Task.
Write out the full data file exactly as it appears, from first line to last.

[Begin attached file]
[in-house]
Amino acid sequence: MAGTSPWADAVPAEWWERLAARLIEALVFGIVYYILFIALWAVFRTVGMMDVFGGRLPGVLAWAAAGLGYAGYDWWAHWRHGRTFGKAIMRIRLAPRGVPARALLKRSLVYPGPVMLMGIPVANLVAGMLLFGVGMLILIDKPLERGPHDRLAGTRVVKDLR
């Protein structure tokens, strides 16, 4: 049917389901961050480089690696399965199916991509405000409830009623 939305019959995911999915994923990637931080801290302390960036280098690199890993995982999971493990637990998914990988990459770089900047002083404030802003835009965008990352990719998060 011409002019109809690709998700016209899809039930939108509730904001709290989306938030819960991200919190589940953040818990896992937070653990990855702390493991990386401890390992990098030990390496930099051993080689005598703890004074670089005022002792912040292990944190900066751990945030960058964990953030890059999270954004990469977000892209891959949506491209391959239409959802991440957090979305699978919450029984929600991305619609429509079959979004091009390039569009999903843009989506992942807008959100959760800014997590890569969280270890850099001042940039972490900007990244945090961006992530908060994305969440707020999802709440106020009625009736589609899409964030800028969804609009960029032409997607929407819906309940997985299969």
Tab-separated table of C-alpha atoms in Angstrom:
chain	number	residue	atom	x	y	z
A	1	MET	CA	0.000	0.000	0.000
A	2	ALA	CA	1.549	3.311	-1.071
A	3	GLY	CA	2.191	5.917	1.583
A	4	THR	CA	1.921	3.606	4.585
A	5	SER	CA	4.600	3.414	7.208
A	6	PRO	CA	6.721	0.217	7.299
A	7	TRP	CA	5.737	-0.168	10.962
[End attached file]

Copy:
[in-house]
Amino acid sequence: MAGTSPWADAVPAEWWERLAARLIEALVFGIVYYILFIALWAVFRTVGMMDVFGGRLPGVLAWAAAGLGYAGYDWWAHWRHGRTFGKAIMRIRLAPRGVPARALLKRSLVYPGPVMLMGIPVANLVAGMLLFGVGMLILIDKPLERGPHDRLAGTRVVKDLR
């Protein structure tokens, strides 16, 4: 049917389901961050480089690696399965199916991509405000409830009623 939305019959995911999915994923990637931080801290302390960036280098690199890993995982999971493990637990998914990988990459770089900047002083404030802003835009965008990352990719998060 011409002019109809690709998700016209899809039930939108509730904001709290989306938030819960991200919190589940953040818990896992937070653990990855702390493991990386401890390992990098030990390496930099051993080689005598703890004074670089005022002792912040292990944190900066751990945030960058964990953030890059999270954004990469977000892209891959949506491209391959239409959802991440957090979305699978919450029984929600991305619609429509079959979004091009390039569009999903843009989506992942807008959100959760800014997590890569969280270890850099001042940039972490900007990244945090961006992530908060994305969440707020999802709440106020009625009736589609899409964030800028969804609009960029032409997607929407819906309940997985299969």
Tab-separated table of C-alpha atoms in Angstrom:
chain	number	residue	atom	x	y	z
A	1	MET	CA	0.000	0.000	0.000
A	2	ALA	CA	1.549	3.311	-1.071
A	3	GLY	CA	2.191	5.917	1.583
A	4	THR	CA	1.921	3.606	4.585
A	5	SER	CA	4.600	3.414	7.208
A	6	PRO	CA	6.721	0.217	7.299
A	7	TRP	CA	5.737	-0.168	10.962